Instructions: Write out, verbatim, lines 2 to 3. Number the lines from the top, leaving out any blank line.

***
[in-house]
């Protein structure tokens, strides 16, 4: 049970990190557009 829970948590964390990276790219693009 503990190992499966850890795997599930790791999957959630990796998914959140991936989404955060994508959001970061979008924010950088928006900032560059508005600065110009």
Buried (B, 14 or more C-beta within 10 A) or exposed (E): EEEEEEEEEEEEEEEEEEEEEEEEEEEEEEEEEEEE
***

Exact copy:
């Protein structure tokens, strides 16, 4: 049970990190557009 829970948590964390990276790219693009 503990190992499966850890795997599930790791999957959630990796998914959140991936989404955060994508959001970061979008924010950088928006900032560059508005600065110009």
Buried (B, 14 or more C-beta within 10 A) or exposed (E): EEEEEEEEEEEEEEEEEEEEEEEEEEEEEEEEEEEE